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March 1996

Photorefractive Keratoplasty: Photorefractive Keratomania?

Author Affiliations

Salt Lake City, Utah

Arch Ophthalmol. 1996;114(3):338-339. doi:10.1001/archopht.1996.01100130334020

Push the button and eliminate glasses. Sounds too good to be true, and those who are in the field of photorefractive keratoplasty (PRK) know the facts remain somewhere else. Certainly there are many happy patients who are ecstatic about the elimination of most or all of their myopia. However, there are also real limits and problems, especially corneal haze and epithelial hyperplasia, that appear to be unresolvable in a minority of patients. Improving accuracy and even eliminating corneal haze and epithelial hyperplasia may be possible with time, patience, improved technology, and good scientific discovery regarding the causes of these problems.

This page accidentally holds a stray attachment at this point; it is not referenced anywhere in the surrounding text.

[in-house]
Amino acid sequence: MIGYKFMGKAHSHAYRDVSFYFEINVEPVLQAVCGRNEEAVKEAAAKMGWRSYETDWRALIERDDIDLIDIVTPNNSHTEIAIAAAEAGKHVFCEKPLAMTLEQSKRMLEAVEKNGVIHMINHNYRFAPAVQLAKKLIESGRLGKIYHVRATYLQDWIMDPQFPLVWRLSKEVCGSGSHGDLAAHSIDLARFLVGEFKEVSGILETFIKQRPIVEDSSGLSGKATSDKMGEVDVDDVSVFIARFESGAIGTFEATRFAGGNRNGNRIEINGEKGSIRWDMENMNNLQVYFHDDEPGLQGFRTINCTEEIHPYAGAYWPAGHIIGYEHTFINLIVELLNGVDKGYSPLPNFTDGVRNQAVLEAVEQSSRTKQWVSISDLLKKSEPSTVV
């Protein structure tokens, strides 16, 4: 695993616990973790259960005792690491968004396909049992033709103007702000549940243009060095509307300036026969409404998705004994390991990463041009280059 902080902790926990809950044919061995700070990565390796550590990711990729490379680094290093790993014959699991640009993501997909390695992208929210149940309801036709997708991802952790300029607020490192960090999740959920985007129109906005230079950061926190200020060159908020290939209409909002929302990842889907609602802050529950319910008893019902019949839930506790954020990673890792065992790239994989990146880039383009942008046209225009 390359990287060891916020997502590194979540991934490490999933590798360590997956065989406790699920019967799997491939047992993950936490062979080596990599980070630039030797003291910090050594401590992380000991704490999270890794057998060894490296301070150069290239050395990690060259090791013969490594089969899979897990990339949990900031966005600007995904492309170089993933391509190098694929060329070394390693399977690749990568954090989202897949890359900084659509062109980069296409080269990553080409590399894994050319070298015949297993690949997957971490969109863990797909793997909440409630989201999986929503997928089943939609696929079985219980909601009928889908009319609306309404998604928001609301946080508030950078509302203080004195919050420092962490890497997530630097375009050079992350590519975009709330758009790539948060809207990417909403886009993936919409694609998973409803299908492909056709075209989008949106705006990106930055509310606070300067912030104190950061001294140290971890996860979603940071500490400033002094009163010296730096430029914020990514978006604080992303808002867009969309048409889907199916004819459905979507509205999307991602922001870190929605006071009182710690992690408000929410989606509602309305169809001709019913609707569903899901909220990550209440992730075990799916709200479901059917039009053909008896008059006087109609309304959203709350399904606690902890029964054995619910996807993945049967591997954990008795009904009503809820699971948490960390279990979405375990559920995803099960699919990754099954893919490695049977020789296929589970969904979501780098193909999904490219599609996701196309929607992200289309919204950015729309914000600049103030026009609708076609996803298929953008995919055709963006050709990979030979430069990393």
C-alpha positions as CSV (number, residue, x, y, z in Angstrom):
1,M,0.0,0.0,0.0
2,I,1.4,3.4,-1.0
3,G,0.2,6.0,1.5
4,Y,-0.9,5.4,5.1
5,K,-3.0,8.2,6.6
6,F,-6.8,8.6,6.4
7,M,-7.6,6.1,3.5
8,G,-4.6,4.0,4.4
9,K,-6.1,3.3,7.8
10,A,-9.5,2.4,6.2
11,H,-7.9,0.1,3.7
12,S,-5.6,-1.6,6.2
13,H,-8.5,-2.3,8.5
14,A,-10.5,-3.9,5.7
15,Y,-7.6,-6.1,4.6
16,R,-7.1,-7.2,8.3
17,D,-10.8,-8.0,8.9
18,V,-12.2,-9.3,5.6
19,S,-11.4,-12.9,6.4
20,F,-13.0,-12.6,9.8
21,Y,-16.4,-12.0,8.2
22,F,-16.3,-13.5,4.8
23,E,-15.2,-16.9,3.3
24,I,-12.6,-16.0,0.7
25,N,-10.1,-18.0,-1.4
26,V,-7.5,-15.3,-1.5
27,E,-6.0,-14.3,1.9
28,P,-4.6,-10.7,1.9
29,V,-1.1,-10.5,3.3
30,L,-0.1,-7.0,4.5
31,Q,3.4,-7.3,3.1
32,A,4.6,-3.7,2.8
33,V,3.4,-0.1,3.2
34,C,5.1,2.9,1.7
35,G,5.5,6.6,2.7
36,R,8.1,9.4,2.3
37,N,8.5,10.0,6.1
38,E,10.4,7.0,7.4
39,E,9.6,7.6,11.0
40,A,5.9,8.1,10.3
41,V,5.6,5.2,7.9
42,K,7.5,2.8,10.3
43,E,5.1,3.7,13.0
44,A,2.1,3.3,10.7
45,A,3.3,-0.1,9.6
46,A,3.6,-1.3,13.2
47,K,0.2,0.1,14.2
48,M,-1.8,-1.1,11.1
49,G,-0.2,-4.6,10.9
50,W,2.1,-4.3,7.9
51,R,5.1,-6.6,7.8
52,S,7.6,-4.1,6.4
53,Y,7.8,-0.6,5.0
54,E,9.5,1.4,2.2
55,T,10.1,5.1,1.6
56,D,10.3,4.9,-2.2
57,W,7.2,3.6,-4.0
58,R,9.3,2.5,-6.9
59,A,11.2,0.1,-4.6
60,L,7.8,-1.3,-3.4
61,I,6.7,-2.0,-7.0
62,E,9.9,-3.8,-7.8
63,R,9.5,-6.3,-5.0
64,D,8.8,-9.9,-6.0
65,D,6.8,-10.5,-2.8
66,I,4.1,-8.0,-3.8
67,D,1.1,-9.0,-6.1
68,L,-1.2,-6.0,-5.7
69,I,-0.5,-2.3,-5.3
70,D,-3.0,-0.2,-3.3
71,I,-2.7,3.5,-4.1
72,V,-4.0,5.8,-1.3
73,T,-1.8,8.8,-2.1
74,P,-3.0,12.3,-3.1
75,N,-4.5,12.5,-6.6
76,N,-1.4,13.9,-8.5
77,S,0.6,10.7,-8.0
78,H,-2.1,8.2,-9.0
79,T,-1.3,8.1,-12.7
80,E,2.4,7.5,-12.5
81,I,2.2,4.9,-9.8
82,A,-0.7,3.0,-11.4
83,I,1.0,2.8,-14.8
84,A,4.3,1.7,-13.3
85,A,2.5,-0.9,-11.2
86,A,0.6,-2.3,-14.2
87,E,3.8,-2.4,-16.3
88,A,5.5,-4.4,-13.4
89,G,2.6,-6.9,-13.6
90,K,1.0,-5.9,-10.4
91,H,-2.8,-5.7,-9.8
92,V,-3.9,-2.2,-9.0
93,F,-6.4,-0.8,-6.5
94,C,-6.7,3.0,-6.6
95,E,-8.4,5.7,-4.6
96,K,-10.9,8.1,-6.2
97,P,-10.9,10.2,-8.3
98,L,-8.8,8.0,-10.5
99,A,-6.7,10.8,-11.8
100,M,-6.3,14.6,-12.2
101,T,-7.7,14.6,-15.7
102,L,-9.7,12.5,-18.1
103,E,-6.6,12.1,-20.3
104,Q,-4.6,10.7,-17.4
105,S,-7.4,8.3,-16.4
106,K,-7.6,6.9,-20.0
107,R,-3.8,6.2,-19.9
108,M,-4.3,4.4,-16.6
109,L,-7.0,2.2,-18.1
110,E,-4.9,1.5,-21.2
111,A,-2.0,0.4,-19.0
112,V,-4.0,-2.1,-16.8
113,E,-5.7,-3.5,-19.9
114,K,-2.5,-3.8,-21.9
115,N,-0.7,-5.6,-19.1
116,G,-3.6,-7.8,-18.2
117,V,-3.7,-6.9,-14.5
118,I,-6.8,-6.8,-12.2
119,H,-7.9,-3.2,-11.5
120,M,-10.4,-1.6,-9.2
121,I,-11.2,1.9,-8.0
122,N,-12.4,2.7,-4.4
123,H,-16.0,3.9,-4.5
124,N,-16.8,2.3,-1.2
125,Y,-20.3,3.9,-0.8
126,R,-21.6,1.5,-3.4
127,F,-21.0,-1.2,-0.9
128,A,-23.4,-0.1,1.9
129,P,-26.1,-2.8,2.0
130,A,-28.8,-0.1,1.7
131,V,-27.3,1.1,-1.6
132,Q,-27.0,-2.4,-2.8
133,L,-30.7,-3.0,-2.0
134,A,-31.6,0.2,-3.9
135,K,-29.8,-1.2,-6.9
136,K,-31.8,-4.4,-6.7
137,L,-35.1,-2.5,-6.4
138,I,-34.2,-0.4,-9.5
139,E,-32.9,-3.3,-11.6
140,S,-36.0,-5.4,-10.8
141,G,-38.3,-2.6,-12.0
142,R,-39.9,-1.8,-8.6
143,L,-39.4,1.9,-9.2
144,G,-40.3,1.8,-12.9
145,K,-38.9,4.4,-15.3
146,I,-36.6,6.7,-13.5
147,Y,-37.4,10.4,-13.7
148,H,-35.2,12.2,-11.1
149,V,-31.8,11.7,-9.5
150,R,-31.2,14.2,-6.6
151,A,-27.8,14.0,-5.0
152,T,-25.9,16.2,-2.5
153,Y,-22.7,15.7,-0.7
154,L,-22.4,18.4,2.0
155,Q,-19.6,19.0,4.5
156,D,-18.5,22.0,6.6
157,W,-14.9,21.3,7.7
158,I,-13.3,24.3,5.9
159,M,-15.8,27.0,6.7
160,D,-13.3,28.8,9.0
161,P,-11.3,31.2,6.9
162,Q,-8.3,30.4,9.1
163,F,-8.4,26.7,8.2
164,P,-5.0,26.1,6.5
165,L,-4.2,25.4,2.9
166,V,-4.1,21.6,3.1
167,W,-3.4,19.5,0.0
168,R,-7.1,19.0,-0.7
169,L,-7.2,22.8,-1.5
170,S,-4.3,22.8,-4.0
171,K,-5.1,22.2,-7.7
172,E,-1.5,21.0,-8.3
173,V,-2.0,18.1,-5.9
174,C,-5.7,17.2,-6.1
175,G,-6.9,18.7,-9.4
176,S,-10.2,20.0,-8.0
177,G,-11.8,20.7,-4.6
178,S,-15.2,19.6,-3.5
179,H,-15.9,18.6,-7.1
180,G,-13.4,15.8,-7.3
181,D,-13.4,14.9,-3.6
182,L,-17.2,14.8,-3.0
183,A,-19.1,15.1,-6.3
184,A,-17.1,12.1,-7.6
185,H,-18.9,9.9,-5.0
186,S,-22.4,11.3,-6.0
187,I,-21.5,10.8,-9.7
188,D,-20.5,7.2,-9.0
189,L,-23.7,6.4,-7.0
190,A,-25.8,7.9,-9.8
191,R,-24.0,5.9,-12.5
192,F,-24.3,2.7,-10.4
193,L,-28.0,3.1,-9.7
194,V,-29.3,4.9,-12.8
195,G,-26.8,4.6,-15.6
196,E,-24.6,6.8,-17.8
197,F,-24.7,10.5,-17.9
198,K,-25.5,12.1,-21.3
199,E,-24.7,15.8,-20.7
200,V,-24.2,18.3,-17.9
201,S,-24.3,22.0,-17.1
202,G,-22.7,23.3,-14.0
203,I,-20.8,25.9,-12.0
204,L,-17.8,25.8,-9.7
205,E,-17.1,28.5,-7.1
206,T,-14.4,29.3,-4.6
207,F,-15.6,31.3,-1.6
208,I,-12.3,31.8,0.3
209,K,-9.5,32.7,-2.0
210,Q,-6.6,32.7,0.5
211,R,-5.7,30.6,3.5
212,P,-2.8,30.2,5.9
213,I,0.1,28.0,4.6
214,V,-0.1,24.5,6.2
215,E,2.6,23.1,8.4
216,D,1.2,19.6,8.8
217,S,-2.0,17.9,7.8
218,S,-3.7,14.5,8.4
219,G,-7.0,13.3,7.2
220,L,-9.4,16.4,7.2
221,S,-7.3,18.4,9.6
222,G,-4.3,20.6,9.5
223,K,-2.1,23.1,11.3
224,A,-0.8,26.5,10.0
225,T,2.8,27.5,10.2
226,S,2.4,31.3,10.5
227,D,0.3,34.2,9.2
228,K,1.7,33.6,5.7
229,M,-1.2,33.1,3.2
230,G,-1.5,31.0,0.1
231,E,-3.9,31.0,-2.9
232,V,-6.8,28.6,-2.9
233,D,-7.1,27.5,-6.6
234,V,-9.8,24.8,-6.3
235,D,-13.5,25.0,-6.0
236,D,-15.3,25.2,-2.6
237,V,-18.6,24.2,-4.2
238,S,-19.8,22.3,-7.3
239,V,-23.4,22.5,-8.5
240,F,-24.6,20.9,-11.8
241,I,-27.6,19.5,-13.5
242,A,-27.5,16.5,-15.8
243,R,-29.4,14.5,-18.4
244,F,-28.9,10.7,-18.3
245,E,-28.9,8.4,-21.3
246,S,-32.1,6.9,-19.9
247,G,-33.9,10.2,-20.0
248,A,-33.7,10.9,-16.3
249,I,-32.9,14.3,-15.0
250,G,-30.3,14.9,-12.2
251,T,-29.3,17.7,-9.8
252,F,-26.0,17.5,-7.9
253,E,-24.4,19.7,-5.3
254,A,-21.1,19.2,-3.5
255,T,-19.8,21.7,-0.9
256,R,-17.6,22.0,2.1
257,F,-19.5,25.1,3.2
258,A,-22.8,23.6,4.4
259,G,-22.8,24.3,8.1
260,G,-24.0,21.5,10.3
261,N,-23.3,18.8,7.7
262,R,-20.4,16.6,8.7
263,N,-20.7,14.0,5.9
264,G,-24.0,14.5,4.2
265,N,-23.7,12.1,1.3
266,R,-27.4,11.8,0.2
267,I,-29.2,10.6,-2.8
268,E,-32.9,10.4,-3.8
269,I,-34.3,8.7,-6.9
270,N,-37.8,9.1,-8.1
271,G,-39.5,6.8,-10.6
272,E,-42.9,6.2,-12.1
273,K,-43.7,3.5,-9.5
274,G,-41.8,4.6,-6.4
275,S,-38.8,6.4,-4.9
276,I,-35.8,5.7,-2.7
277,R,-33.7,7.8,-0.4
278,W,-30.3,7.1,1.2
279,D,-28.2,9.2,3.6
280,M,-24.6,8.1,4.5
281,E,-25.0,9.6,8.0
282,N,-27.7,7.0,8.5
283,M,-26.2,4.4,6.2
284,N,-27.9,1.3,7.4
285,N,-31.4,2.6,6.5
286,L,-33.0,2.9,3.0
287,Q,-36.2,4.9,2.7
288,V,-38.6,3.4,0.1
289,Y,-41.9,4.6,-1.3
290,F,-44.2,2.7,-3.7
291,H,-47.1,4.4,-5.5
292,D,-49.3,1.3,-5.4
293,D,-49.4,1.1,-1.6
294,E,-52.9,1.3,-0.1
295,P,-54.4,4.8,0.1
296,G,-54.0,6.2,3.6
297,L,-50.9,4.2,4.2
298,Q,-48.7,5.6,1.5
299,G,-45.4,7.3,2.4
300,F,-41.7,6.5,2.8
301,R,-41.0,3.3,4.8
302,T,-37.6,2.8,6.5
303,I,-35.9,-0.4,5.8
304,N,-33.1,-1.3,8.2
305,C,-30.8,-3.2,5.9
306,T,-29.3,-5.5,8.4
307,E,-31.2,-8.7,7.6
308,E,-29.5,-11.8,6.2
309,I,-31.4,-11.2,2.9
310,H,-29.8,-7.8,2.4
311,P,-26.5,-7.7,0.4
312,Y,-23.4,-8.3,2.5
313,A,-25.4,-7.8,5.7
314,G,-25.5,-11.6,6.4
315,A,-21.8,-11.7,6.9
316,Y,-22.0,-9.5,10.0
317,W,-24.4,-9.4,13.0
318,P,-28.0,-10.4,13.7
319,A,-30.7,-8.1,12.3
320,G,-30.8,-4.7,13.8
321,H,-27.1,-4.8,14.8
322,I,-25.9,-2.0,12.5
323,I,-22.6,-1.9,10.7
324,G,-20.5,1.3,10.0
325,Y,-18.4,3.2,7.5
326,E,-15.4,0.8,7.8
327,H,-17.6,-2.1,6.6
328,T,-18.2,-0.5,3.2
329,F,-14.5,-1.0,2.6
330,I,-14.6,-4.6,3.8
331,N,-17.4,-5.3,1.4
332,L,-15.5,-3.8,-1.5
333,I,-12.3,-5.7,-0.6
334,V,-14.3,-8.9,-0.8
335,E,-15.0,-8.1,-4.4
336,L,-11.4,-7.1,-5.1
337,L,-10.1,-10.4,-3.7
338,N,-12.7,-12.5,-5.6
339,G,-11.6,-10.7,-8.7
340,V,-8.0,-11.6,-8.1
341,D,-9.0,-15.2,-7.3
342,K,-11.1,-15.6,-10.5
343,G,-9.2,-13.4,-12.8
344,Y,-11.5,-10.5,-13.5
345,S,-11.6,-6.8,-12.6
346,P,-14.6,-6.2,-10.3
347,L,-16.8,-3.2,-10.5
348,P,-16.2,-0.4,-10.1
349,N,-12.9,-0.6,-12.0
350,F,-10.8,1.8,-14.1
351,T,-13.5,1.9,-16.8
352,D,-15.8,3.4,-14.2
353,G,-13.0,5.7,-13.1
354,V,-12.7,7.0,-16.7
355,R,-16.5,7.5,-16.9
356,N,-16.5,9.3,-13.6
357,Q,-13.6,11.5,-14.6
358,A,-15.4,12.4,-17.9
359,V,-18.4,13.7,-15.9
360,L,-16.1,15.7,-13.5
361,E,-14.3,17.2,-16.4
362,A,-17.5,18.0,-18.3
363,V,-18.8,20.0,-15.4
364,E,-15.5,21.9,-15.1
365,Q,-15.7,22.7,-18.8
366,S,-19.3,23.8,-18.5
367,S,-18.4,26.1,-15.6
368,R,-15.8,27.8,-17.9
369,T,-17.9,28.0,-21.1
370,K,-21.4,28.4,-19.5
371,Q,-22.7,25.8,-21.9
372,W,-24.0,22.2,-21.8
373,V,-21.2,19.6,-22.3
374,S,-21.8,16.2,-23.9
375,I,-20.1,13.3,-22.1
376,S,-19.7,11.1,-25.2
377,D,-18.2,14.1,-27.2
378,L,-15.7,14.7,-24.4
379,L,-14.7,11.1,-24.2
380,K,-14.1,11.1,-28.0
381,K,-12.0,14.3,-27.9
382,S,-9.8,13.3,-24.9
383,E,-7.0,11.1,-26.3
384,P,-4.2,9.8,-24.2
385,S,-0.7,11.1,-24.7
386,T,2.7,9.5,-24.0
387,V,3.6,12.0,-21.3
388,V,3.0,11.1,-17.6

No matter what you may think about these problems, PRK has become an "in your face" type of issue. There are many different plans that could potentially drop an excimer laser in your area, with Food and Drug Administration approval. It is hard to keep track of all of them.

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